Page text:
Here is how we are going to do it: (1) we find a theory of the spread of trends that sort of support our needs, (2) then we discover what is missing from our current situations surrounding sustainable products according to this theory, (3) and then we fix it!

(1) According to the Diffusion of Innovation theory created by Everett Rogers in 1962, there are five categories of people in society when separated into groups based on their willingness to adopt new products or ideas, and thereby turn them into trends:

  1. The Innovators: The very ideal of the “first-mover”. They are risk-takers, price-insensitive, and able to cope with a high degree of uncertainty, and they do not follow trends to become popular. In fact, they are often overlooked in their attempt to innovate or simply frowned upon for their ridiculous attempts. And when they succeed, they become the Steve Jobs’ of their generation. Within a social group or population, they make up around 2.5 %.

  2. Early Adopters: This is where you will find your average influencer or opinion-maker, the people who turn an innovation into a trend. They like to wait until the innovation receives some reviews before they jump on board, but when they do, that 13,5% of the population are key in making your product a hit.

  3. Early Majority: As one of the two biggest groups of society at 34 %, when your trend reaches the minds of the early majority it becomes profitable, it moves from a cult to a global phenomenon, and it becomes the topic of every magazine, podcast, and radio show. These people are not risk-takers, but when they first take on a trend, they will support it vigorously.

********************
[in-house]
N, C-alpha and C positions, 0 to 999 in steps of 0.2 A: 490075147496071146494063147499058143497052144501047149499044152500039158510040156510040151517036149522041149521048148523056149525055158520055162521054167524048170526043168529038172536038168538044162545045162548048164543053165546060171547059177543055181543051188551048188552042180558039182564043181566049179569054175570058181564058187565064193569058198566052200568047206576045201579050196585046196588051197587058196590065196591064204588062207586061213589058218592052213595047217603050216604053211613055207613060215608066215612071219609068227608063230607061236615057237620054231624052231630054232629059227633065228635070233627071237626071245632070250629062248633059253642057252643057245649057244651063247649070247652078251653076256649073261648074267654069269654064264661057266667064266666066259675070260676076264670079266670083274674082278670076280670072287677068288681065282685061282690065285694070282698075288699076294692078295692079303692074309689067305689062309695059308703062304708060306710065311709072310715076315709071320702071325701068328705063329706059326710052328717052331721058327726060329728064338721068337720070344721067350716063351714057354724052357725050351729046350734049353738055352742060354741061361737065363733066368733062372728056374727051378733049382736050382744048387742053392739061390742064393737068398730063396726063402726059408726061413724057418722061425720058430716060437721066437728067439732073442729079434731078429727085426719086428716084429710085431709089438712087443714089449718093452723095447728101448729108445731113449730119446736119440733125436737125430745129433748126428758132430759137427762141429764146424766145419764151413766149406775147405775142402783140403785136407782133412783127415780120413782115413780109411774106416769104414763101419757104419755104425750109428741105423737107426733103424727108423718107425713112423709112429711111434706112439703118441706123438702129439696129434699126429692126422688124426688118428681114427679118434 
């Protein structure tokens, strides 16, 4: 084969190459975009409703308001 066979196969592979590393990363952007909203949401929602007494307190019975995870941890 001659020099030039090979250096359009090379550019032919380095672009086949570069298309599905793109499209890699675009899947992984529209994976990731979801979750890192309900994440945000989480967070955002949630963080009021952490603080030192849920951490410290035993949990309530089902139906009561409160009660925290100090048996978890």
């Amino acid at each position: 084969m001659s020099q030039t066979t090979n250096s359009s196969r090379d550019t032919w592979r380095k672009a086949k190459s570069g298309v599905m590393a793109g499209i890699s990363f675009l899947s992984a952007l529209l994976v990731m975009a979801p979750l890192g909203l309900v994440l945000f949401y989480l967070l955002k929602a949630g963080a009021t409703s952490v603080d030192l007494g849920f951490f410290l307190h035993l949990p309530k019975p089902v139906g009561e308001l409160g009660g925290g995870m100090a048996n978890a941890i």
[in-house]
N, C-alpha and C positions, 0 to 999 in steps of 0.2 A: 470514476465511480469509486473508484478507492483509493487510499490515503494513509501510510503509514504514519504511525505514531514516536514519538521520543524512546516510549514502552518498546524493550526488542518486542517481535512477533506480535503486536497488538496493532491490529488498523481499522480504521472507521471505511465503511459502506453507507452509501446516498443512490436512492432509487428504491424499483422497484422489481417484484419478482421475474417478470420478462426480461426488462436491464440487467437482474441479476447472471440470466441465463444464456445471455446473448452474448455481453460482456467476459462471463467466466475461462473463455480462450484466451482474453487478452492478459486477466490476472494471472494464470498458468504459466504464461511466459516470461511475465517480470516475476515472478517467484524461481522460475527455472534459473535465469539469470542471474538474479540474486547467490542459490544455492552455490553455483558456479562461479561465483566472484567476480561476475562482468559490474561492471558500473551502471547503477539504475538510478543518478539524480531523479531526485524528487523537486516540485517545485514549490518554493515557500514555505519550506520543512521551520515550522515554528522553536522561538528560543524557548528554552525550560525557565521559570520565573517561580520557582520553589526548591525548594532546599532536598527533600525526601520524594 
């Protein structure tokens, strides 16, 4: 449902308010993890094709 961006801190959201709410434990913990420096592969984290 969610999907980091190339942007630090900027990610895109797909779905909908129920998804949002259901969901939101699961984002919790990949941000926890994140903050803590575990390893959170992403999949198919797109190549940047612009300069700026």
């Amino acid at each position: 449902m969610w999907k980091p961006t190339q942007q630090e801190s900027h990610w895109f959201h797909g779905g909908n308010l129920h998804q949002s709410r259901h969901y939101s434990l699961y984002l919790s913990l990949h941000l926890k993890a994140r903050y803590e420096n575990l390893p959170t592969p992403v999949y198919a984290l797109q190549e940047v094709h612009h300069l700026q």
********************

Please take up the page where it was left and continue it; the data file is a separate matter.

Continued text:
4. Late Majority: At another 34 % of the population, the late majority is just slightly more suspicious than the early majority. They are conservative, often technologically shy, extremely cost-sensitive, and the trend will often be watered down when it reaches this group. They are not charmed by the newness of an innovation and are often peer pressured into finally catching on.

  5. The Laggards: When the last 16 % of the population have adopted the trend, it should most likely not be referred to as a trend anymore. This is the graveyard where trends come to die. Laggards actively resist change, they will stick with the same product until it is virtually impossible, and they are forced into adopting novel ideas.

In our course to make hardworking, innovative, properly regenerative, sustainable companies (not companies with a few tricks and greenwashing techniques) trendy, we will use this theory, and from this discover the missing link.

(2) Our sustainability quest does not seem to lack innovators. There is basically someone in any business, big or small, calling on some sustainable trend that seems to be profitable and fitting with the agenda of the younger generation, or at least a greenwashing scheme that can do the same thing (which is of course not what we want, but to avoid it, we will need extremely alert and well-trained consumers. Turning every single person on this planet into a conscious consumer is definitely part of the long term plan!). Therefore, all we need for sustainable products and businesses to become a proper mass success is enough early adopters spreading the word, and the early majority catching on. After that, the late majority and laggards will have no choice but to eventually jump on board, as scary as it might seem.

Several factors could be the missing link explaining why the world has not been swooped up by an unstoppable wildfire of sustainable, zero-waste, carbon positive companies popping up everywhere (yet). It could be that our quest is lacking innovators of the right product - the exactly right sustainable company with enough uptake to completely overrun the fossil fuel industries etc. simply has yet to be invented.